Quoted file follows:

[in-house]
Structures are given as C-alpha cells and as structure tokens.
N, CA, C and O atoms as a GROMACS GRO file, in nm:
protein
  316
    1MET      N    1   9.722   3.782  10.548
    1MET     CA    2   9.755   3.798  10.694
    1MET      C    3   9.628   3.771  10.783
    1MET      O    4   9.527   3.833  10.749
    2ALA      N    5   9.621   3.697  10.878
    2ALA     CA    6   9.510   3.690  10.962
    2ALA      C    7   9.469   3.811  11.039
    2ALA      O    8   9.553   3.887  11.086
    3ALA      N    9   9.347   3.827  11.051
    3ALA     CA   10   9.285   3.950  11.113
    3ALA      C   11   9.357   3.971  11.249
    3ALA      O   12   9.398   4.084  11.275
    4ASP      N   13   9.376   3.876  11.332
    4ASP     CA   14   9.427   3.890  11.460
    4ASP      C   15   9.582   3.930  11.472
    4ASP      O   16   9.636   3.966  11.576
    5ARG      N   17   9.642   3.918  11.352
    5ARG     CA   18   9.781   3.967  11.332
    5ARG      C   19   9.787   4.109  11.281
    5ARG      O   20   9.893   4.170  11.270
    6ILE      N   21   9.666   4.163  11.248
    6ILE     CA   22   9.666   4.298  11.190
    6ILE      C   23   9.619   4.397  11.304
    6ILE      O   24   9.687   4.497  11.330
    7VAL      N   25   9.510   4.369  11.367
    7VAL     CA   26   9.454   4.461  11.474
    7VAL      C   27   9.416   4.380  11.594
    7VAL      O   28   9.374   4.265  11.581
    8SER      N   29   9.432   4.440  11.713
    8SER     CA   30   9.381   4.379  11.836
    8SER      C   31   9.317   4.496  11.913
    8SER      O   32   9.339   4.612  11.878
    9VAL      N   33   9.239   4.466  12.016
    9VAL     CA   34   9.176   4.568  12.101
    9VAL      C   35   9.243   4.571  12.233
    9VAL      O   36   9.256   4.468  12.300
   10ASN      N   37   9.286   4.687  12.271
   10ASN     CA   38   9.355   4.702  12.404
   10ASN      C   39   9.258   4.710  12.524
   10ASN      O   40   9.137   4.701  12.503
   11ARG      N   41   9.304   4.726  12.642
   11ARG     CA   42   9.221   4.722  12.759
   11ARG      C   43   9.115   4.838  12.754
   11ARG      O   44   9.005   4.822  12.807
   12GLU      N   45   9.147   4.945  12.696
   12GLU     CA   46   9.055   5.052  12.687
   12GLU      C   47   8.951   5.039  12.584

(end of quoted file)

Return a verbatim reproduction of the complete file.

[in-house]
Structures are given as C-alpha cells and as structure tokens.
N, CA, C and O atoms as a GROMACS GRO file, in nm:
protein
  316
    1MET      N    1   9.722   3.782  10.548
    1MET     CA    2   9.755   3.798  10.694
    1MET      C    3   9.628   3.771  10.783
    1MET      O    4   9.527   3.833  10.749
    2ALA      N    5   9.621   3.697  10.878
    2ALA     CA    6   9.510   3.690  10.962
    2ALA      C    7   9.469   3.811  11.039
    2ALA      O    8   9.553   3.887  11.086
    3ALA      N    9   9.347   3.827  11.051
    3ALA     CA   10   9.285   3.950  11.113
    3ALA      C   11   9.357   3.971  11.249
    3ALA      O   12   9.398   4.084  11.275
    4ASP      N   13   9.376   3.876  11.332
    4ASP     CA   14   9.427   3.890  11.460
    4ASP      C   15   9.582   3.930  11.472
    4ASP      O   16   9.636   3.966  11.576
    5ARG      N   17   9.642   3.918  11.352
    5ARG     CA   18   9.781   3.967  11.332
    5ARG      C   19   9.787   4.109  11.281
    5ARG      O   20   9.893   4.170  11.270
    6ILE      N   21   9.666   4.163  11.248
    6ILE     CA   22   9.666   4.298  11.190
    6ILE      C   23   9.619   4.397  11.304
    6ILE      O   24   9.687   4.497  11.330
    7VAL      N   25   9.510   4.369  11.367
    7VAL     CA   26   9.454   4.461  11.474
    7VAL      C   27   9.416   4.380  11.594
    7VAL      O   28   9.374   4.265  11.581
    8SER      N   29   9.432   4.440  11.713
    8SER     CA   30   9.381   4.379  11.836
    8SER      C   31   9.317   4.496  11.913
    8SER      O   32   9.339   4.612  11.878
    9VAL      N   33   9.239   4.466  12.016
    9VAL     CA   34   9.176   4.568  12.101
    9VAL      C   35   9.243   4.571  12.233
    9VAL      O   36   9.256   4.468  12.300
   10ASN      N   37   9.286   4.687  12.271
   10ASN     CA   38   9.355   4.702  12.404
   10ASN      C   39   9.258   4.710  12.524
   10ASN      O   40   9.137   4.701  12.503
   11ARG      N   41   9.304   4.726  12.642
   11ARG     CA   42   9.221   4.722  12.759
   11ARG      C   43   9.115   4.838  12.754
   11ARG      O   44   9.005   4.822  12.807
   12GLU      N   45   9.147   4.945  12.696
   12GLU     CA   46   9.055   5.052  12.687
   12GLU      C   47   8.951   5.039  12.584